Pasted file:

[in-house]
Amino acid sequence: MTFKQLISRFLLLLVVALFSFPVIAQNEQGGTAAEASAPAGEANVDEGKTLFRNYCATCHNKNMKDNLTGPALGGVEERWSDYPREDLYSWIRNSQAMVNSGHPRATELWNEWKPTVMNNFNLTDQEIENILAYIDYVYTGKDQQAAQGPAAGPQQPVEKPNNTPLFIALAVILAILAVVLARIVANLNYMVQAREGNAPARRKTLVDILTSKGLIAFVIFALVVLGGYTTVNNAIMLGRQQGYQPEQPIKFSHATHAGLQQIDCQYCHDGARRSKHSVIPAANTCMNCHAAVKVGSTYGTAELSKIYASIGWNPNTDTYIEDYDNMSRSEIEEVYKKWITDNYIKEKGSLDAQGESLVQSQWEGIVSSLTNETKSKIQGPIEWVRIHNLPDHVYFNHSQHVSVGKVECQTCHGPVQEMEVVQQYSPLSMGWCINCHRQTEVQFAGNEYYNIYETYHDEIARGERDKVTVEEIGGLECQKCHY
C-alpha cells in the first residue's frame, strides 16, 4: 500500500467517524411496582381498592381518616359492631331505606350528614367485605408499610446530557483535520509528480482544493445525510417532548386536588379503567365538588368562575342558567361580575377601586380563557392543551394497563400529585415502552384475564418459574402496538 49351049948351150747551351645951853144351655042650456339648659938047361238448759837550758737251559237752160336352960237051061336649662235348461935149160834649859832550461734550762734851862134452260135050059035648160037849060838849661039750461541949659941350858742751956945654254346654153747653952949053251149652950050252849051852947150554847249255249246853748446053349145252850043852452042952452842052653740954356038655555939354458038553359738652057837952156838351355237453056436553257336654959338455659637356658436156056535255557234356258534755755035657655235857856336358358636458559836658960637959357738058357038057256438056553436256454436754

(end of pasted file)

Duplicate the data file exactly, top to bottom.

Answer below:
[in-house]
Amino acid sequence: MTFKQLISRFLLLLVVALFSFPVIAQNEQGGTAAEASAPAGEANVDEGKTLFRNYCATCHNKNMKDNLTGPALGGVEERWSDYPREDLYSWIRNSQAMVNSGHPRATELWNEWKPTVMNNFNLTDQEIENILAYIDYVYTGKDQQAAQGPAAGPQQPVEKPNNTPLFIALAVILAILAVVLARIVANLNYMVQAREGNAPARRKTLVDILTSKGLIAFVIFALVVLGGYTTVNNAIMLGRQQGYQPEQPIKFSHATHAGLQQIDCQYCHDGARRSKHSVIPAANTCMNCHAAVKVGSTYGTAELSKIYASIGWNPNTDTYIEDYDNMSRSEIEEVYKKWITDNYIKEKGSLDAQGESLVQSQWEGIVSSLTNETKSKIQGPIEWVRIHNLPDHVYFNHSQHVSVGKVECQTCHGPVQEMEVVQQYSPLSMGWCINCHRQTEVQFAGNEYYNIYETYHDEIARGERDKVTVEEIGGLECQKCHY
C-alpha cells in the first residue's frame, strides 16, 4: 500500500467517524411496582381498592381518616359492631331505606350528614367485605408499610446530557483535520509528480482544493445525510417532548386536588379503567365538588368562575342558567361580575377601586380563557392543551394497563400529585415502552384475564418459574402496538 49351049948351150747551351645951853144351655042650456339648659938047361238448759837550758737251559237752160336352960237051061336649662235348461935149160834649859832550461734550762734851862134452260135050059035648160037849060838849661039750461541949659941350858742751956945654254346654153747653952949053251149652950050252849051852947150554847249255249246853748446053349145252850043852452042952452842052653740954356038655555939354458038553359738652057837952156838351355237453056436553257336654959338455659637356658436156056535255557234356258534755755035657655235857856336358358636458559836658960637959357738058357038057256438056553436256454436754